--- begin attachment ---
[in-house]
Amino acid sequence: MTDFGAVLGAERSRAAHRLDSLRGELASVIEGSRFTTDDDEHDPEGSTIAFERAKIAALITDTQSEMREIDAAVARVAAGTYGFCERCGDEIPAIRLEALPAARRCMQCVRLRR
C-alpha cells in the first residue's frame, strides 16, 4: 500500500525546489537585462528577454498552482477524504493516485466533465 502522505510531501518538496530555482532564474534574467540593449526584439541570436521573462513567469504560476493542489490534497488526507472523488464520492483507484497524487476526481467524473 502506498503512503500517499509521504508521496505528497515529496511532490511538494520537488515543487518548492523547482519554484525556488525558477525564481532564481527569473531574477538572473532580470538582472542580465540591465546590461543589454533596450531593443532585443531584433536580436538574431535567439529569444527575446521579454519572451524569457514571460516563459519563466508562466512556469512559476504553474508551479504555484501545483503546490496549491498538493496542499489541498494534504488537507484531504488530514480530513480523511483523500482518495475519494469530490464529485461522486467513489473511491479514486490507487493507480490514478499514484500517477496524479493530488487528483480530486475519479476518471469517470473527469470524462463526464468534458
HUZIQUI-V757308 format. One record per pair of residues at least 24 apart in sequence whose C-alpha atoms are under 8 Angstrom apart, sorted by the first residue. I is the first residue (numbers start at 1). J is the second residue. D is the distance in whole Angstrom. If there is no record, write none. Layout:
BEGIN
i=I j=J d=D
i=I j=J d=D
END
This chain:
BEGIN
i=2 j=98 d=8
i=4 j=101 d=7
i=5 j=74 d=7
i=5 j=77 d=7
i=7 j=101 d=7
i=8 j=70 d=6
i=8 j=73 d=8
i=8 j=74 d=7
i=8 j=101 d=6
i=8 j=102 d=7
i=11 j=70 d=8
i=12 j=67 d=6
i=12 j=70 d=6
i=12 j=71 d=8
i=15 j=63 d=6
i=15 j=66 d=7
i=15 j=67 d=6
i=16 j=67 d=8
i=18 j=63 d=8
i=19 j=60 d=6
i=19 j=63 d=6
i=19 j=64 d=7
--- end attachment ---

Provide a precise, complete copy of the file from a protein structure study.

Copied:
[in-house]
Amino acid sequence: MTDFGAVLGAERSRAAHRLDSLRGELASVIEGSRFTTDDDEHDPEGSTIAFERAKIAALITDTQSEMREIDAAVARVAAGTYGFCERCGDEIPAIRLEALPAARRCMQCVRLRR
C-alpha cells in the first residue's frame, strides 16, 4: 500500500525546489537585462528577454498552482477524504493516485466533465 502522505510531501518538496530555482532564474534574467540593449526584439541570436521573462513567469504560476493542489490534497488526507472523488464520492483507484497524487476526481467524473 502506498503512503500517499509521504508521496505528497515529496511532490511538494520537488515543487518548492523547482519554484525556488525558477525564481532564481527569473531574477538572473532580470538582472542580465540591465546590461543589454533596450531593443532585443531584433536580436538574431535567439529569444527575446521579454519572451524569457514571460516563459519563466508562466512556469512559476504553474508551479504555484501545483503546490496549491498538493496542499489541498494534504488537507484531504488530514480530513480523511483523500482518495475519494469530490464529485461522486467513489473511491479514486490507487493507480490514478499514484500517477496524479493530488487528483480530486475519479476518471469517470473527469470524462463526464468534458
HUZIQUI-V757308 format. One record per pair of residues at least 24 apart in sequence whose C-alpha atoms are under 8 Angstrom apart, sorted by the first residue. I is the first residue (numbers start at 1). J is the second residue. D is the distance in whole Angstrom. If there is no record, write none. Layout:
BEGIN
i=I j=J d=D
i=I j=J d=D
END
This chain:
BEGIN
i=2 j=98 d=8
i=4 j=101 d=7
i=5 j=74 d=7
i=5 j=77 d=7
i=7 j=101 d=7
i=8 j=70 d=6
i=8 j=73 d=8
i=8 j=74 d=7
i=8 j=101 d=6
i=8 j=102 d=7
i=11 j=70 d=8
i=12 j=67 d=6
i=12 j=70 d=6
i=12 j=71 d=8
i=15 j=63 d=6
i=15 j=66 d=7
i=15 j=67 d=6
i=16 j=67 d=8
i=18 j=63 d=8
i=19 j=60 d=6
i=19 j=63 d=6
i=19 j=64 d=7